Scottish Tory leadership: 'Union Jack Jackson' Carlaw

Jackson Carlaw Image copyright Getty Images
Image caption Jackson Carlaw has put the union at the "absolute heart" of his leadership campaign

Sagacious folk, my fellow Arabs. (Note: I am using the word "Arabs" here in its post-modern meaning of "fanatical supporters of the mighty Dundee United").

Now, the sagacity of said Arabs has undoubtedly been sharpened by the team's current form. Nothing quite like a fine Shankland hat-trick to boost one's brain-power.

Anyway, this particular fellow Arab was helping me cover the launch of Jackson Carlaw's campaign to win the leadership of the Scottish Tories for real, building upon his present interim status.

Something stirred in my chum's cranium. He inquired: "Do you remember Union Jack Jackson?" Puzzled, I muttered something ineffective about time pressing.

But my fellow Arab persisted. "Union Jack Jackson was a comic book character. In the Hotspur, I think."

A little instant research followed. UJJ did indeed feature in the Hotspur, followed by Warlord and, latterly, Commando. He was a Royal Marine Commando who ended up fighting for the USA. Don't ask, long story.

And the "Union Jack" sobriquet? Apparently, he concealed a miniature Union flag in his palm so that, when he appeared to be saluting the Stars and Stripes, he was actually…..OK, told you it was a long story.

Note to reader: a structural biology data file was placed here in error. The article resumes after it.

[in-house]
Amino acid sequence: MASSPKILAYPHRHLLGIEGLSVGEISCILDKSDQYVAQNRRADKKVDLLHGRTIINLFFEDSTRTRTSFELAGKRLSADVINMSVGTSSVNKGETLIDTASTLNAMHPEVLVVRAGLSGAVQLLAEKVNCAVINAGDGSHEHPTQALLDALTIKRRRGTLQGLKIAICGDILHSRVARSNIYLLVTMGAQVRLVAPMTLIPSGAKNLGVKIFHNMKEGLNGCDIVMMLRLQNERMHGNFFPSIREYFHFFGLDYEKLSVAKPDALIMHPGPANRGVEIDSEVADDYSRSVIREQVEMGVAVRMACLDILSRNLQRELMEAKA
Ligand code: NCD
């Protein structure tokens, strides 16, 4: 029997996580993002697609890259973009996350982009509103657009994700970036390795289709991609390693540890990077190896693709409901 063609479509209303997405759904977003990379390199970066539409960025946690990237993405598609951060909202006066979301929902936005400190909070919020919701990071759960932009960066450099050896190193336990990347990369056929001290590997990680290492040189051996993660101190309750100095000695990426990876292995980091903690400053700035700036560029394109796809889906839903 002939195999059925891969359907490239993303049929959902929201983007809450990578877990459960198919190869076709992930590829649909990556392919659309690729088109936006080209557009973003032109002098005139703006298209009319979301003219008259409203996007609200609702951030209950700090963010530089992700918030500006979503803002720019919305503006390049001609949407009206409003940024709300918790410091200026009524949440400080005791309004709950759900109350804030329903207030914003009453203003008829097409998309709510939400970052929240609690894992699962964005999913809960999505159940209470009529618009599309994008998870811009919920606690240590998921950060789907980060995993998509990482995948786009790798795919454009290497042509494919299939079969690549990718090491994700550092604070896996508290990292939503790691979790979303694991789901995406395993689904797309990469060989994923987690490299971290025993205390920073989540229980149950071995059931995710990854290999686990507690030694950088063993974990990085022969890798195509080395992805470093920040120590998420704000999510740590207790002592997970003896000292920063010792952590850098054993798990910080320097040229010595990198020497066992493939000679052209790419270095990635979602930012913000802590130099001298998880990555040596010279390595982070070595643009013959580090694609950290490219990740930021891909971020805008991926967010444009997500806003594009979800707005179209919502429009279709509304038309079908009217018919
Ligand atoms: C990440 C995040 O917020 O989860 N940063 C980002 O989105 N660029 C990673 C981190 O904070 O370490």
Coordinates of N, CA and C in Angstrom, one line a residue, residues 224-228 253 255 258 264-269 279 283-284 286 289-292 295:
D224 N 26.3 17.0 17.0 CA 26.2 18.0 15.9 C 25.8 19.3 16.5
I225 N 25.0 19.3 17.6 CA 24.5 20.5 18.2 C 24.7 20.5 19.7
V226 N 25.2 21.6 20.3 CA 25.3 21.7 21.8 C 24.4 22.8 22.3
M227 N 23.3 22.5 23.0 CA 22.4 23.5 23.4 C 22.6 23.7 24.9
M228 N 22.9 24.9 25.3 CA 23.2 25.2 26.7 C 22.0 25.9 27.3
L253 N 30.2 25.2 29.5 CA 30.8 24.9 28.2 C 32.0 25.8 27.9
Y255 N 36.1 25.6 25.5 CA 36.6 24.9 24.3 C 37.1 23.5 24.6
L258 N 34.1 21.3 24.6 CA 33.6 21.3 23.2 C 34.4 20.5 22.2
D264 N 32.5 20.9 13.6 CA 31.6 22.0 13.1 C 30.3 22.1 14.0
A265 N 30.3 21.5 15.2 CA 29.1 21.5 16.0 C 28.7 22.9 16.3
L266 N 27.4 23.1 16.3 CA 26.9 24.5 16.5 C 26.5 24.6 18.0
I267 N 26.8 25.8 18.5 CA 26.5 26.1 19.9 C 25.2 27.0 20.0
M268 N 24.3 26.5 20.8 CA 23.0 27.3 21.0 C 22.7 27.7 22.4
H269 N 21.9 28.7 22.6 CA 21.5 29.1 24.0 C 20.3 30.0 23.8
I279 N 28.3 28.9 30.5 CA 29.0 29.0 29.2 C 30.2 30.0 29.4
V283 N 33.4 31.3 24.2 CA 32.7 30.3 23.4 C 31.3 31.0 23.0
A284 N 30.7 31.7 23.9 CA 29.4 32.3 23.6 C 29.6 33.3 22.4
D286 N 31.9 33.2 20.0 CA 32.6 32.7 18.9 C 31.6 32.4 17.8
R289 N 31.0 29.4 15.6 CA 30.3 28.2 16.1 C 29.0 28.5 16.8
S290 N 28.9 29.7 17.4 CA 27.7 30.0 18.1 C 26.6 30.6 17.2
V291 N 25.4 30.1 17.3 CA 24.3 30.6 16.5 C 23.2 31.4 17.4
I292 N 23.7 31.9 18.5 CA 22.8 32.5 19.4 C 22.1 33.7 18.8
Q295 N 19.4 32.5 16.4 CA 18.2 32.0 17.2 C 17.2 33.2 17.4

Somehow the tale stuck with me as I watched Team Jackson promote their man. Not sure about Mr Carlaw's credentials as a Marine. But he's decidedly keen on the Union Jack.

He opened by saying he was proud to be standing as "Leader of the Scottish Conservative and Unionist Party". That particular nomenclature formula is guaranteed to win a round of applause from the faithful.

Now, pedants might argue that appending the word "Unionist" to the party title has more to do with the late nineteenth century alliance with the Liberal Unionists who opposed Irish Home Rule.

But politics moves on. While debate continues about Unionism in Northern Ireland, we are largely dealing here with the 1707 connection between Scotland and England.

Mr Carlaw characterised that Union as continuing to deliver for Scotland, as offering a "patriotic alternative" to the "narrow, divisive nationalism of the SNP".

He praised his predecessor, Ruth Davidson, for galvanising "a tired old wreck of a party". Now, the aim was to move beyond being the principal part of opposition.

And to achieve that? Union Jack Jackson glanced at the emblem in his palm - OK, he didn't but bear with me.

The offer "at the absolute heart of everything" was "an unswerving resolve in support of Scotland's place at the heart of the United Kingdom".

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Image caption Boris Johnson has opposed holding a second independence referendum

In pursuit of that, Mr Carlaw firmly and ineluctably backed the prime minister in his refusal to grant Holyrood the power to hold a further referendum on independence.

As with the PM, he recalled the promise by Nicola Sturgeon and Alex Salmond that the 2014 poll was a "once in a generation" choice.

At which point, we enter the realm of the faintly surreal. What, I asked with my customary cheek, is the definition of a generation? How long? How many years?